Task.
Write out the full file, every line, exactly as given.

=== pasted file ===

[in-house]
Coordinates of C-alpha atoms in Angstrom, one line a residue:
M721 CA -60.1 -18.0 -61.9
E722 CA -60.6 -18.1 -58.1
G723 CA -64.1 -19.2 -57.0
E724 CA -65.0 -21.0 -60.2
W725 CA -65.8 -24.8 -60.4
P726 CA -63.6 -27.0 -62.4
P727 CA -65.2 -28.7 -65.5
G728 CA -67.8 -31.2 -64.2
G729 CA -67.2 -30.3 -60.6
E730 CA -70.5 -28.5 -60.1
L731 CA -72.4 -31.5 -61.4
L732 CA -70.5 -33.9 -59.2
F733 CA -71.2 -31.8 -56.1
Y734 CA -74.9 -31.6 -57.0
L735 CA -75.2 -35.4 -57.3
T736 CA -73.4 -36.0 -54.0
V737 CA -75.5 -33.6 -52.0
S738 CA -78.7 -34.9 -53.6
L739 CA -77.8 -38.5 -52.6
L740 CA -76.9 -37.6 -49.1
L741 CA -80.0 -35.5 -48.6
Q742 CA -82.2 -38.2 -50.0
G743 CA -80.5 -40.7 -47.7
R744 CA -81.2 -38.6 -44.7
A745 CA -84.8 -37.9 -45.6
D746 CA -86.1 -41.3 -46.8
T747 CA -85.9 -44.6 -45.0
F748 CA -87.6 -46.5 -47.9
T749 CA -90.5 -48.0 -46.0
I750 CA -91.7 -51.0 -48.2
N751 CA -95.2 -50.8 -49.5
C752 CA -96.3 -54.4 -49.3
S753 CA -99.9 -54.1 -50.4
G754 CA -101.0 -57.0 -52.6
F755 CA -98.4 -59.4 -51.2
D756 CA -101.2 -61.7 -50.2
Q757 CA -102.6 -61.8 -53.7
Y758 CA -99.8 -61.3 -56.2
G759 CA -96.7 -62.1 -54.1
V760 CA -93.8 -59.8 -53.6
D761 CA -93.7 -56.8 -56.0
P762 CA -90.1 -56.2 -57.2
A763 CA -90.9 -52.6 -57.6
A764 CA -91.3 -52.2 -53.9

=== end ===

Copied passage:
[in-house]
Coordinates of C-alpha atoms in Angstrom, one line a residue:
M721 CA -60.1 -18.0 -61.9
E722 CA -60.6 -18.1 -58.1
G723 CA -64.1 -19.2 -57.0
E724 CA -65.0 -21.0 -60.2
W725 CA -65.8 -24.8 -60.4
P726 CA -63.6 -27.0 -62.4
P727 CA -65.2 -28.7 -65.5
G728 CA -67.8 -31.2 -64.2
G729 CA -67.2 -30.3 -60.6
E730 CA -70.5 -28.5 -60.1
L731 CA -72.4 -31.5 -61.4
L732 CA -70.5 -33.9 -59.2
F733 CA -71.2 -31.8 -56.1
Y734 CA -74.9 -31.6 -57.0
L735 CA -75.2 -35.4 -57.3
T736 CA -73.4 -36.0 -54.0
V737 CA -75.5 -33.6 -52.0
S738 CA -78.7 -34.9 -53.6
L739 CA -77.8 -38.5 -52.6
L740 CA -76.9 -37.6 -49.1
L741 CA -80.0 -35.5 -48.6
Q742 CA -82.2 -38.2 -50.0
G743 CA -80.5 -40.7 -47.7
R744 CA -81.2 -38.6 -44.7
A745 CA -84.8 -37.9 -45.6
D746 CA -86.1 -41.3 -46.8
T747 CA -85.9 -44.6 -45.0
F748 CA -87.6 -46.5 -47.9
T749 CA -90.5 -48.0 -46.0
I750 CA -91.7 -51.0 -48.2
N751 CA -95.2 -50.8 -49.5
C752 CA -96.3 -54.4 -49.3
S753 CA -99.9 -54.1 -50.4
G754 CA -101.0 -57.0 -52.6
F755 CA -98.4 -59.4 -51.2
D756 CA -101.2 -61.7 -50.2
Q757 CA -102.6 -61.8 -53.7
Y758 CA -99.8 -61.3 -56.2
G759 CA -96.7 -62.1 -54.1
V760 CA -93.8 -59.8 -53.6
D761 CA -93.7 -56.8 -56.0
P762 CA -90.1 -56.2 -57.2
A763 CA -90.9 -52.6 -57.6
A764 CA -91.3 -52.2 -53.9